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physical inactivity (35,36), which would lead to a decreased need for fluid intake. Leisure-time physical activity and higher average physical activity have been associated with higher water intakes among youth (aged 2 to 19 years) (19) and adults (aged ⱖ20 years) (27). Our study is one of the first to examine associations between low water intake and demographic, dietary, and behavioral factors among adolescents. However, there are a few limitations. First, YPANS is self-reported and is subject to potential reporting bias. Second, because the terms “glass” and “bottle” were not defined in YPANS and water intake from water fountains was not included in estimates of water intake, the actual amount of water consumed by respondents is uncertain. Third, due to the cross-sectional nature of the study design, no causal inferences can be made in these analyses. Our findings represent only factors associated with the outcome of low water consumption. Longitudinal studies are needed to identify predictors for low water intake and causal relationships and mechanisms would have to be examined in experimental laboratory studies. Finally, the response rate was 70%, and only 68% of survey participants were included in the logistic regression, which further limited the generalizability of findings. CONCLUSIONS Nearly two thirds of respondents reported drinking ⬍3 glasses water daily in the previous week, and the percentage who did so varied by demographic, dietary, and behavioral characteristics. The factor most strongly associated with low drinking water intake was frequent consumption of a snack/soda while watching television/movies. Other factors significantly associated with low water intake were non-Hispanic ethnicity, low intake of 100% fruit juice and milk, high soda and fruit-flavored drink/ sports drink intake, frequent consumption of fast foods, and nonparticipation in team sports. These findings suggest that efforts to increase water consumption among adolescents may need to consider low daily water intake as part of a cluster of other less-healthful behaviors and should focus on those with these associated factors; however, findings should be corroborated in other states and in a nationally representative sample. STATEMENT OF POTENTIAL CONFLICT OF INTEREST: No potential conflict of interest was reported by the authors. ACKNOWLEDGEMENTS: The authors thank the Florida Department of Health for providing the Youth Physical Activity and Nutrition Survey data. The findings and conclusions in this article are those of the authors and do not necessarily represent the official position of the Centers for Disease Control and Prevention. References 1. Ogden CL, Carroll MD, Curtin LR, McDowell MA, Tabak CJ, Flegal KM. Prevalence of overweight and obesity in the United States, 19992004. JAMA. 2006;295:1549-1555. 2. Ogden CL, Carroll MD, Curtin LR, Lamb MM, Flegal KM. Prevalence of high body mass index in US children and adolescents, 2007-2008. JAMA. 2010;303:242-249. 3. Dietz WH. Health consequences of obesity in youth: Childhood predictors of adult disease. Pediatrics. 1998;101:518-525.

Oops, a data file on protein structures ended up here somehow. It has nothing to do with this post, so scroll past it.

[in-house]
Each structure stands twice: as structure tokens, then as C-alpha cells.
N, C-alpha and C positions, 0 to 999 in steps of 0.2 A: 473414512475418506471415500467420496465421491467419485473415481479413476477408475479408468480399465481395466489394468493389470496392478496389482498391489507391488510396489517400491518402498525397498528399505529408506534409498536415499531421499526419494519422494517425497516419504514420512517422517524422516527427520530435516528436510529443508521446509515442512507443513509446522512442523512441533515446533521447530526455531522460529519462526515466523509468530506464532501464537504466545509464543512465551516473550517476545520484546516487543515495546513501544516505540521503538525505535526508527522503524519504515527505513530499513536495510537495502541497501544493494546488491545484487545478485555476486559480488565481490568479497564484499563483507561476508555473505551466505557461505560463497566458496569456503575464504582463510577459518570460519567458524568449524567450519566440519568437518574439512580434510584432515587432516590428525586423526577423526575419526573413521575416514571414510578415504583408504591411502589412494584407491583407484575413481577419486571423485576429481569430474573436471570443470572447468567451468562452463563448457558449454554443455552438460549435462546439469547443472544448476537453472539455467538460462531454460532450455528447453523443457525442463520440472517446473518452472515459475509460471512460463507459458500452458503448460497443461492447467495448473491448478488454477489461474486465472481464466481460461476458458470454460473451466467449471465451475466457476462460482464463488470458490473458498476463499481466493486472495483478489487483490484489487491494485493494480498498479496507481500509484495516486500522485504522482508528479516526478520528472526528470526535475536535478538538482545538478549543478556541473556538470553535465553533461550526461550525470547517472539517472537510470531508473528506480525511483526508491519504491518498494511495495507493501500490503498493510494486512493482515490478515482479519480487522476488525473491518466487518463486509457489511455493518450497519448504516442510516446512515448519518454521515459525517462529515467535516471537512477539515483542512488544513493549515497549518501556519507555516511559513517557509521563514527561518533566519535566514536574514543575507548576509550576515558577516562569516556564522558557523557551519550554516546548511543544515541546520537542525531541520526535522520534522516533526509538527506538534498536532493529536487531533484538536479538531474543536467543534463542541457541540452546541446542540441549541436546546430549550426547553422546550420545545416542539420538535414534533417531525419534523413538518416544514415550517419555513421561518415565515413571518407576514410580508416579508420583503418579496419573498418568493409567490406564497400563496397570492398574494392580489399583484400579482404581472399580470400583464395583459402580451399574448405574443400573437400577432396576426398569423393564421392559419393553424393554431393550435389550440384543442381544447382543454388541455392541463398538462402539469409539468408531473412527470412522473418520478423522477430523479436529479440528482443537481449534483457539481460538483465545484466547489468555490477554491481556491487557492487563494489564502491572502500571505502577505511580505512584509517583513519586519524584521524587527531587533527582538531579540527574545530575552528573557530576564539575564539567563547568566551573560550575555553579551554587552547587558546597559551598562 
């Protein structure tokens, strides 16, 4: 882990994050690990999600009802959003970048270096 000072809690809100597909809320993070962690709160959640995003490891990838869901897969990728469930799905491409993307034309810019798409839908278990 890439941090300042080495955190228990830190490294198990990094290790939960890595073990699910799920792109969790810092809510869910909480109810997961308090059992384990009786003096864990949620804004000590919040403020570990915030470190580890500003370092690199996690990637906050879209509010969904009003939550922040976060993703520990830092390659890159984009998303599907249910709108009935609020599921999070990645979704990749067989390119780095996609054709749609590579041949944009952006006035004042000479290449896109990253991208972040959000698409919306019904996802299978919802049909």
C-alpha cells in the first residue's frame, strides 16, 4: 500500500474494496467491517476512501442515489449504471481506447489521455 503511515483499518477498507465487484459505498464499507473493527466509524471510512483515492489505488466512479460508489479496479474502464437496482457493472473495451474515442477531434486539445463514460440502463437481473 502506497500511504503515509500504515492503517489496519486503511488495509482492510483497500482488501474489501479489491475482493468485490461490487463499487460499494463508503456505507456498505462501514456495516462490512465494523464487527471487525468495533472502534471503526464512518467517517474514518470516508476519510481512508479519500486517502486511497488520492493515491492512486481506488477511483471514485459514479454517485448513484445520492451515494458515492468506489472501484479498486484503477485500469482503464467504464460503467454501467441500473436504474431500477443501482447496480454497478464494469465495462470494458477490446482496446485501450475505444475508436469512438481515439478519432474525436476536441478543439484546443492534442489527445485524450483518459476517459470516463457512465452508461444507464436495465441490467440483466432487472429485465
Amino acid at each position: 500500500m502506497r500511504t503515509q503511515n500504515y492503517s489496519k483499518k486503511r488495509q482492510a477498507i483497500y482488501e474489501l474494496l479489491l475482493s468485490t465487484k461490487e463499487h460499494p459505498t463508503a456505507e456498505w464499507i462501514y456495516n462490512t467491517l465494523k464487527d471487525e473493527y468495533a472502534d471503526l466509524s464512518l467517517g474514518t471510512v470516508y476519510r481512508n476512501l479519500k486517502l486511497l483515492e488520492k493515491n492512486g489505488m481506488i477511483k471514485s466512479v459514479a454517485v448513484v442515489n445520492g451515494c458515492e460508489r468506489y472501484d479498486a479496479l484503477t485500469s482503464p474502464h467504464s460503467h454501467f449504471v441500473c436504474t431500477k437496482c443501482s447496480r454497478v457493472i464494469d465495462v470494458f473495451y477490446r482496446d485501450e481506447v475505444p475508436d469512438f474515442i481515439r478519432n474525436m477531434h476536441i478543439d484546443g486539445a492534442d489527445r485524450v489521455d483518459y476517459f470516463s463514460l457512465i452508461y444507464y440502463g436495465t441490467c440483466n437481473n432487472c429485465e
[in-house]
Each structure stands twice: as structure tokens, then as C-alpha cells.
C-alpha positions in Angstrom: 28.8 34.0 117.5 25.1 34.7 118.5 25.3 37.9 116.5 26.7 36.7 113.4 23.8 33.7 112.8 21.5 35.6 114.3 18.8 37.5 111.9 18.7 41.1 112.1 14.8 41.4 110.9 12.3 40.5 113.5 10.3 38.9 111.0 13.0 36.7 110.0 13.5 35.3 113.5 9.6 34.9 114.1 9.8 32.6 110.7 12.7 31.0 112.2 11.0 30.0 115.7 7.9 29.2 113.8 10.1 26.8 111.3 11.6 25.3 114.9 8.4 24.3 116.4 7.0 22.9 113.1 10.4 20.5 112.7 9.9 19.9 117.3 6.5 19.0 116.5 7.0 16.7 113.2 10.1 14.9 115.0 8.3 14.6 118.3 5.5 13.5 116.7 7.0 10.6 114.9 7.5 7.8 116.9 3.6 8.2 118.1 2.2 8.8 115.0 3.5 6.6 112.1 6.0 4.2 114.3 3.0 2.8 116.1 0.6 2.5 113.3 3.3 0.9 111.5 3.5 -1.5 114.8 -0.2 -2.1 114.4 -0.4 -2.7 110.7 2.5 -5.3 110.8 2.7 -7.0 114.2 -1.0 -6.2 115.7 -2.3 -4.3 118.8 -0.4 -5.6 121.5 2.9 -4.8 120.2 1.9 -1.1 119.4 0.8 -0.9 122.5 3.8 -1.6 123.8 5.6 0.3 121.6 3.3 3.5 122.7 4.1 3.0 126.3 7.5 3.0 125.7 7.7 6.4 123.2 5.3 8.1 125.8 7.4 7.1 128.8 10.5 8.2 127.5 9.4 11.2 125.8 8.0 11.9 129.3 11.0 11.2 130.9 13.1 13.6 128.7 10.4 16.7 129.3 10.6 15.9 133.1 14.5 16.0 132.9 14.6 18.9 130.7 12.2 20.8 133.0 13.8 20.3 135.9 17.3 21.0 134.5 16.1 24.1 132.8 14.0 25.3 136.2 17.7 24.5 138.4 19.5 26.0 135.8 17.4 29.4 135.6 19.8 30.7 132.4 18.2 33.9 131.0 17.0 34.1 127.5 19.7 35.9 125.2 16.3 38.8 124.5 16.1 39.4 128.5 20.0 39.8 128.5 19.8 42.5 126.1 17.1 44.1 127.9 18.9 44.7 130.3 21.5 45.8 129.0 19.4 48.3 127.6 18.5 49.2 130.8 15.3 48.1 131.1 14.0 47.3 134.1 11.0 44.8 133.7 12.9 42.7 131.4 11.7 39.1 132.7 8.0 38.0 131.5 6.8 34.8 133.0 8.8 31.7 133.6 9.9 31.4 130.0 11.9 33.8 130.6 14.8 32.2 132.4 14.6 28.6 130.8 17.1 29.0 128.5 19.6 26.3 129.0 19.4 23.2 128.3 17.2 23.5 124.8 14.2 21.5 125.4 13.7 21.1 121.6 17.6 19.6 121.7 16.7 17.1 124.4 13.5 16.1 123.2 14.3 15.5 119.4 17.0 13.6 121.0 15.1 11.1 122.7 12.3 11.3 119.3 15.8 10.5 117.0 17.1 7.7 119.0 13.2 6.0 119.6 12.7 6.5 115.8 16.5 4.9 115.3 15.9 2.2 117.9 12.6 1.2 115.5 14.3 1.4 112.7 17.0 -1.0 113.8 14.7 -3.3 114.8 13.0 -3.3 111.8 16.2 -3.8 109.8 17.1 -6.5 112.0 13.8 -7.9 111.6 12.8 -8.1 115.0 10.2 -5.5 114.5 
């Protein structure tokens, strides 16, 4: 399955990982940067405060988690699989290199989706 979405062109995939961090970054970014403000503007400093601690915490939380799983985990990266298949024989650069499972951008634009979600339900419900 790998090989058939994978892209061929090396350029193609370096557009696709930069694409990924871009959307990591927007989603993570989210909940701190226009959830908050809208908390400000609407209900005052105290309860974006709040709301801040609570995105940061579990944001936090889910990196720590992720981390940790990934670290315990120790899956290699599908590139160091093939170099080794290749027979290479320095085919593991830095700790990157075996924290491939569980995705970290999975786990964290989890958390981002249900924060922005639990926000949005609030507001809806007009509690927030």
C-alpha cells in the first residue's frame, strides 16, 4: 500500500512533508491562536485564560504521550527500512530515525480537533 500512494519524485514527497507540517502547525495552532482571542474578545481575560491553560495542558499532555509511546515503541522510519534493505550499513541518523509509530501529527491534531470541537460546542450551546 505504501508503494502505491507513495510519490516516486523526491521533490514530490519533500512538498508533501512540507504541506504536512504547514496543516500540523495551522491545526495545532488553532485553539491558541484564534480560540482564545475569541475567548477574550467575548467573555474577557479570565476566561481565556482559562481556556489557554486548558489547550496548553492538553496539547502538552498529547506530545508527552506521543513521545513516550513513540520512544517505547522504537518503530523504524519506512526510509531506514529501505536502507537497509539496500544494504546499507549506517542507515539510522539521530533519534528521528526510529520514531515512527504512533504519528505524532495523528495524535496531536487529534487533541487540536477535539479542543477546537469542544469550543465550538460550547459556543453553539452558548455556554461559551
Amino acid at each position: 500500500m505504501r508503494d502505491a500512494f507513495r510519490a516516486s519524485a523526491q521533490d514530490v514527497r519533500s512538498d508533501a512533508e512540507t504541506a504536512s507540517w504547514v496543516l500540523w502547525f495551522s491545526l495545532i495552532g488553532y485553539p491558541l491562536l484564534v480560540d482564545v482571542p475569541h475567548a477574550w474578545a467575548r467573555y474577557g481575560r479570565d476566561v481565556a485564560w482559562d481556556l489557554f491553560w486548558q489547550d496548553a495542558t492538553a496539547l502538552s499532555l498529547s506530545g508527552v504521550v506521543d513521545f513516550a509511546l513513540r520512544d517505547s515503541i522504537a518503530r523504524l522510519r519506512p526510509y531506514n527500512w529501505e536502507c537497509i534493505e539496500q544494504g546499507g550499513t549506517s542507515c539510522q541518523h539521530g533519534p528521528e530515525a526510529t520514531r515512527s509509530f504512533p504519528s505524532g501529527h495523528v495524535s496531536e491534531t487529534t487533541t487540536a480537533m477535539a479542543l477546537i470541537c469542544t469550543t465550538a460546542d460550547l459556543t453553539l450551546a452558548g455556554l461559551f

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4. Deckelbaum RJ, Williams CL. Childhood obesity: The health issue. Obes Res. 2001;9(suppl 4):239S-243S. 5. Li Y, Yang X, Zhai F. Childhood obesity and its health consequence in China. Obes Rev. 2008;9(suppl 1):82-86. 6. Ludwig DS, Peterson KE, Gortmaker SL. Relation between consumption of sugar-sweetened drinks and childhood obesity: A prospective, observational analysis. Lancet. 2001;357:505-508. 7. Ebbeling CB, Feldman HA, Osganian SK, Chomitz VR, Ellenbogen SJ, Ludwig DS. Effects of decreasing sugar-sweetened beverage consumption on body weight in adolescents: A randomized, controlled pilot study. Pediatrics. 2006;117:673-680. 8. Malik VS, Schulze MB, Hu FB. Intake of sugar-sweetened beverages and weight gain: A systematic review. Am J Clin Nutr. 2006;84:274288. 9. Fiorito LM, Marini M, Francis LA, Smiciklas-Wright H, Birch LL. Beverage intake of girls at age 5 y predicts adiposity and weight status in childhood and adolescence. Am J Clin Nutr. 2009;90:935942. 10. Muckelbauer R, Libuda L, Clausen K, Toschke AM, Reinehr T, Kersting M. Promotion and provision of drinking water in schools for overweight prevention: Randomized, controlled cluster trial. Pediatrics. 2009;123:E661-E667. 11. Guthrie JF, Morton JF. Food sources of added sweeteners in the diets of Americans. J Am Diet Assoc. 2000;100:43-51. 12. Block G. Foods contributing to energy intake in the US: Data from NHANES III and NHANES 1999-2000. J Food Comp Anal. 2004;17: 439-447. 13. Duffey KJ, Popkin BM. Shifts in patterns and consumption of beverages between 1965 and 2002. Obesity. 2007;15:2739-2747. 14. Wang YC, Bleich SN, Gortmaker SL. Increasing caloric contribution from sugar-sweetened beverages and 100% fruit juices among US children and adolescents, 1988-2004. Pediatrics. 2008;121:e1604e1614. 15. Wang YC, Ludwig DS, Sonneville K, Gortmaker SL. Impact of change in sweetened caloric beverage consumption on energy intake among children and adolescents. Arch pediatr Adolesc Med. 2009;163:336343. 16. Institute of Medicine, Food and Nutrition Board. Dietary Reference Intakes for Water, Potassium, Sodium, Chloride, and Sulfate. Institute of Medicine Panel on Dietary Reference Intakes for Electrolytes and Water, Standing Committee on the Scientific Evaluation of Dietary Reference Intakes. Washington, DC: National Academies Press; 2005. 17. Jiang XJ, Castelao JE, Groshen S, Cortessis VK, Shibata DK, Conti DV, Gago-Dominguez M. Water intake and bladder cancer risk in Los Angeles County. Int J Cancer. 2008;123:1649-1656. 18. Manz F. Hydration and disease. J Am Coll Nutr. 2007;26(suppl 5): 535s-541s. 19. Kant AK, Graubard BI. Contributors of water intake in US children and adolescents: Associations with dietary and meal characteristics— National Health and Nutrition Examination Survey 2005-2006. Am J Clin Nutr. 2010;92:887-896. 20. Grimm GC, Harnack L, Story M. Factors associated with soft drink consumption in school-aged children. J Am Diet Assoc. 2004;104:12441249. 21. Storey ML, Forshee RA, Anderson PA. Beverage consumption in the US population. J Am Diet Assoc. 2006;106:1992-2000. 22. Heller KE, Sohn W, Burt BA, Feigal RJ. Water consumption and nursing characteristics of infants by race and ethnicity. J Public Health Dent. 2000;60:140-146. 23. Sohn W, Heller KE, Burt BA. Fluid consumption related to climate among children in the United States. J Public Health Dent. 2001;61: 99-106. 24. Campos R, Montenegro-Bethancourt G, Vossenaar M, Doak C, Solomons N. Volume, frequency and participation in plain drinking water consumption by third and fourth-grade schoolchildren in Quetzaltenango, Guatemala. Asia Pac J Clin Nutr. 2009;18:164-170. 25. Popkin BM, Barclay DV, Nielsen SJ. Water and food consumption patterns of U.S. adults from 1999 to 2001. Obes Res. 2005;13:21462152. 26. Fulgoni VL. Limitations of data on fluid intake. J Am Coll Nutr. 2007;26(suppl 5):588s-591s. 27. Kant AK, Graubard BI, Atchison EA. Intakes of plain water, moisture in foods and beverages, and total water in the adult US populationnutritional, meal pattern, and body weight correlates: National Health and Nutrition Examination Surveys 1999-2006. Am J Clin Nutr. 2009;90:655-663. 28. Zapata LB, Bryant CA, McDermott RJ, Hefelfinger JA. Dietary and